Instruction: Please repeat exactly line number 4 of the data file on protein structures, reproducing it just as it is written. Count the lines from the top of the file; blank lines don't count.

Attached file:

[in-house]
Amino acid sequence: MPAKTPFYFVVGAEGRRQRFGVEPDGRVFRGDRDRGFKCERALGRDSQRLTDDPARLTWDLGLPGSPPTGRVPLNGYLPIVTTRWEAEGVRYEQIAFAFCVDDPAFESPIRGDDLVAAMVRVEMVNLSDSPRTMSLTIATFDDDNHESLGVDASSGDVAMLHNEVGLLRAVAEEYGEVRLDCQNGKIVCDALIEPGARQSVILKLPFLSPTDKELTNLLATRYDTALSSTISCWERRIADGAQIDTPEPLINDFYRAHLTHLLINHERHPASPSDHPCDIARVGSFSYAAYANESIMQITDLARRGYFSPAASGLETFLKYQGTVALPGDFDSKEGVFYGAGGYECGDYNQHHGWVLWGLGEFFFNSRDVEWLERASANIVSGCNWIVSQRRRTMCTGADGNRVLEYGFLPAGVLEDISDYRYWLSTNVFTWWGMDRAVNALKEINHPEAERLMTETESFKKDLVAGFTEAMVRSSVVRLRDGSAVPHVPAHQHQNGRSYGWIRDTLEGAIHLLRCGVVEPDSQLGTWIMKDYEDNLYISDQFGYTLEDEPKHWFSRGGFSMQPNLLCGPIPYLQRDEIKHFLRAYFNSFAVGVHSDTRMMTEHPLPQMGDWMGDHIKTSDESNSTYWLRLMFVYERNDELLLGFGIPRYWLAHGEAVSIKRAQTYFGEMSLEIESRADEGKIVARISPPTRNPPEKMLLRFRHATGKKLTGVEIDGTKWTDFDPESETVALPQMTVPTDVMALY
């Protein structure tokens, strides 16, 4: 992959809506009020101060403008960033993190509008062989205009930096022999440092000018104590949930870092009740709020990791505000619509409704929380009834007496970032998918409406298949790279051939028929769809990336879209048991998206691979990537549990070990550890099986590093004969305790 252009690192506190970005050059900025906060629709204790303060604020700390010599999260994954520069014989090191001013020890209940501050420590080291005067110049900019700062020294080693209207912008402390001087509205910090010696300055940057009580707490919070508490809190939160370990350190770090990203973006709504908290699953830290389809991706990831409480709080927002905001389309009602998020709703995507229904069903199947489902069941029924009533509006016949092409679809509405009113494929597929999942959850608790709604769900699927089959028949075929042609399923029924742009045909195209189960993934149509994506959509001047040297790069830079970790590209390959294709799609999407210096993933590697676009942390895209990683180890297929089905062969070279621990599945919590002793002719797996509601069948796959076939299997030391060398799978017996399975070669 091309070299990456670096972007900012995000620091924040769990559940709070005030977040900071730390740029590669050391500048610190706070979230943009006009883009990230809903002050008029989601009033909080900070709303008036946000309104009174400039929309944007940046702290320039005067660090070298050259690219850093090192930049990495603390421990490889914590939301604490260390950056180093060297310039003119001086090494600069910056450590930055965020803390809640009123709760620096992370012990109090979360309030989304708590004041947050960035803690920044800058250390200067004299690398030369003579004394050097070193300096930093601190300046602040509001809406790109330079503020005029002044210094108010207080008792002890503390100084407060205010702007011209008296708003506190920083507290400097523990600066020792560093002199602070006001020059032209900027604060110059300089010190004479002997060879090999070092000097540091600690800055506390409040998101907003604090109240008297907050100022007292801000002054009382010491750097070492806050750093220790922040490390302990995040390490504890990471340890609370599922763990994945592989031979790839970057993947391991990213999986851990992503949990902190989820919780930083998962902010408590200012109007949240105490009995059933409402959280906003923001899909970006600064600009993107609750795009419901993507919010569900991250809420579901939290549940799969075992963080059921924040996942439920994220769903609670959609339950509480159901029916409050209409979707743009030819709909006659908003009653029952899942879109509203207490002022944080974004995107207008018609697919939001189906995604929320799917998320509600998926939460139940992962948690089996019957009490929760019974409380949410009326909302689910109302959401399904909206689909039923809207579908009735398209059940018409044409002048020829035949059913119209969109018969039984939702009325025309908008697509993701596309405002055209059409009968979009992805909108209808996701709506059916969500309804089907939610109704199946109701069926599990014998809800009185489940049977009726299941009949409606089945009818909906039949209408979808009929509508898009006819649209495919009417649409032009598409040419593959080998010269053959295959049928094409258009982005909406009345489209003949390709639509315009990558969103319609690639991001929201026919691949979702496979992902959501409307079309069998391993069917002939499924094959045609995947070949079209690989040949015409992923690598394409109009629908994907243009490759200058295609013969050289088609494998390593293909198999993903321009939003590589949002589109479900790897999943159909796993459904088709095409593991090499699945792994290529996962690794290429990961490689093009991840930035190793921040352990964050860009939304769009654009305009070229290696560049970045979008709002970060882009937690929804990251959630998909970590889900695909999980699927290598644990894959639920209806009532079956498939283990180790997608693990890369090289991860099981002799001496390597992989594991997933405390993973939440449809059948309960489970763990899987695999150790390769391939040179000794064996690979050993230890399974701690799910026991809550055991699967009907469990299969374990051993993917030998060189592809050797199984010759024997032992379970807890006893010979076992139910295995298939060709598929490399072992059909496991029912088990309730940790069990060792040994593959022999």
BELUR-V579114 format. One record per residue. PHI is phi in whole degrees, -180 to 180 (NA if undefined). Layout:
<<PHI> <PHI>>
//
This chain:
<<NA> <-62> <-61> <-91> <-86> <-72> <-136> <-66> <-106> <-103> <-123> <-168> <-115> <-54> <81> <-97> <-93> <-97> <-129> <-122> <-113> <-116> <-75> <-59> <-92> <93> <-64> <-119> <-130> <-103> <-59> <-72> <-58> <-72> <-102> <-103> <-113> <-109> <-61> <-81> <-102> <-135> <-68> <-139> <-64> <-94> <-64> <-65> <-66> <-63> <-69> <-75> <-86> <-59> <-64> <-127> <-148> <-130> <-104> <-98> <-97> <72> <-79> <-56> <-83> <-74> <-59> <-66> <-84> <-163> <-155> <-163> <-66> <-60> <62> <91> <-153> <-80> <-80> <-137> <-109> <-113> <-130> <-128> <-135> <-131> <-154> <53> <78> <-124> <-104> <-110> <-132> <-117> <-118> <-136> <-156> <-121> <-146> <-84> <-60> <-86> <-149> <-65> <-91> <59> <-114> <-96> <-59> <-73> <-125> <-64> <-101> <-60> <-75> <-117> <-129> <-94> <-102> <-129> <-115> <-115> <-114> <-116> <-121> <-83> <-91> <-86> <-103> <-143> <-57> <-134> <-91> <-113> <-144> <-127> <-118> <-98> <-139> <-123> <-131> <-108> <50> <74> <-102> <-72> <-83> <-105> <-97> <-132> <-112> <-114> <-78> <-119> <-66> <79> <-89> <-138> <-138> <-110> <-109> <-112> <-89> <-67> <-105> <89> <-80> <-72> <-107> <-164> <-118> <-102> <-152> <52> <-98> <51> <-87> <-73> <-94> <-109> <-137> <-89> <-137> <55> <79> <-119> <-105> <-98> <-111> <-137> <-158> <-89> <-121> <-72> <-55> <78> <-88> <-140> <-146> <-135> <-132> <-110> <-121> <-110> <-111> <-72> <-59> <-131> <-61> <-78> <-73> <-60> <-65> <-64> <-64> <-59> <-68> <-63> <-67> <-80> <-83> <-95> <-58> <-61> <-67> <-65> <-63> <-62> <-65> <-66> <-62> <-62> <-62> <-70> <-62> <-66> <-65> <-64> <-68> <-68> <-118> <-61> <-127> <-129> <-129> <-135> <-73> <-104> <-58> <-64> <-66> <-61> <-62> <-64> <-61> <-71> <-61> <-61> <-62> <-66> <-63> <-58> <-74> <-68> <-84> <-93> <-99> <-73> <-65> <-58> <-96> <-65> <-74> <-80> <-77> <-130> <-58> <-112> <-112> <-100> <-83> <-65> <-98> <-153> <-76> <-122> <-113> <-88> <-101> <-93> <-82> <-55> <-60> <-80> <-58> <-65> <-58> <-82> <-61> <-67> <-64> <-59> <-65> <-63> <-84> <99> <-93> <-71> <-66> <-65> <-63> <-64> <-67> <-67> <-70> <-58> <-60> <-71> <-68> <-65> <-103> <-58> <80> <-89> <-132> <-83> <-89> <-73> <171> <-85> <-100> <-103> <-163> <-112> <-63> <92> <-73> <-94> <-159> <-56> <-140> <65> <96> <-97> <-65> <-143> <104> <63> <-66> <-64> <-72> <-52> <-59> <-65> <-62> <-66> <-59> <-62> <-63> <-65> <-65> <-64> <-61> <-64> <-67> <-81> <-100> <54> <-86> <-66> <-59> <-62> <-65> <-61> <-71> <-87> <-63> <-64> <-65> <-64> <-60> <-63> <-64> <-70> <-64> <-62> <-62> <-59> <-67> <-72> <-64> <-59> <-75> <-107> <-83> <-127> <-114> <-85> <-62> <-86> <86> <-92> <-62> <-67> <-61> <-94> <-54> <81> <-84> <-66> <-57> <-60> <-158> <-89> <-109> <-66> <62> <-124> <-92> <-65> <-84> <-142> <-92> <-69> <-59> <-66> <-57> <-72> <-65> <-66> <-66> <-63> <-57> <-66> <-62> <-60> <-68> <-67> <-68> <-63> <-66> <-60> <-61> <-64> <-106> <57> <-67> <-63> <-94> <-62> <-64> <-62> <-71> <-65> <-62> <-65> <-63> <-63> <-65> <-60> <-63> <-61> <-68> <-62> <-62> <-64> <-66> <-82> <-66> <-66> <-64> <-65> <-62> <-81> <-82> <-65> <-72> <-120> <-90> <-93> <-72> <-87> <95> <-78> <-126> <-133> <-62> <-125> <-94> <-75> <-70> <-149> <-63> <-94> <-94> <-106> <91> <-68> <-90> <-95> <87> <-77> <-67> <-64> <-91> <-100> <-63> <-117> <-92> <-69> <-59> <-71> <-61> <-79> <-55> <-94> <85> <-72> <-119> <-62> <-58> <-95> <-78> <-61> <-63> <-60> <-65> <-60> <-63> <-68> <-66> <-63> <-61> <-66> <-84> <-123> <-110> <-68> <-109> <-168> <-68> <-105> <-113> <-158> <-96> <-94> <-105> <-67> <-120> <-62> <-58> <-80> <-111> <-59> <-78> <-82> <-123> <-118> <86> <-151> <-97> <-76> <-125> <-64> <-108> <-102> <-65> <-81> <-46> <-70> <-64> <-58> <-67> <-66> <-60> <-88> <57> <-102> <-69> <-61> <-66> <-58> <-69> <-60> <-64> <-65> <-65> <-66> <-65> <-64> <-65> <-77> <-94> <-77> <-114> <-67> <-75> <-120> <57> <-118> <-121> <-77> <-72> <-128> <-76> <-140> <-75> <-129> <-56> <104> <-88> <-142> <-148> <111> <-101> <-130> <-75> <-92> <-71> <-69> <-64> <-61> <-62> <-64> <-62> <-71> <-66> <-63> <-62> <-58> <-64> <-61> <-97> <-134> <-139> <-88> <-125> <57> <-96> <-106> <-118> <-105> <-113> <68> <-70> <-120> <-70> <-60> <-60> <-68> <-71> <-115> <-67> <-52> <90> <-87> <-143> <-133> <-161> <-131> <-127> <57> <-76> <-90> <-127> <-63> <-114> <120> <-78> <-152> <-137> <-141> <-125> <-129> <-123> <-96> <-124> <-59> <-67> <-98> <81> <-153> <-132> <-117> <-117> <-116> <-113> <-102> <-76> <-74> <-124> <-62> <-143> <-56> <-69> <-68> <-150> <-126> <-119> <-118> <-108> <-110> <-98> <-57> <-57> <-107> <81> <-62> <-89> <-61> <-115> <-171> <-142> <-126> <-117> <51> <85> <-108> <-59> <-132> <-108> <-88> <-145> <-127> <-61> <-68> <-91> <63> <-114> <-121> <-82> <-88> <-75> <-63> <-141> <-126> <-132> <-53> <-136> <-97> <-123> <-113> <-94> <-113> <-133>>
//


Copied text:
BELUR-V579114 format. One record per residue. PHI is phi in whole degrees, -180 to 180 (NA if undefined). Layout: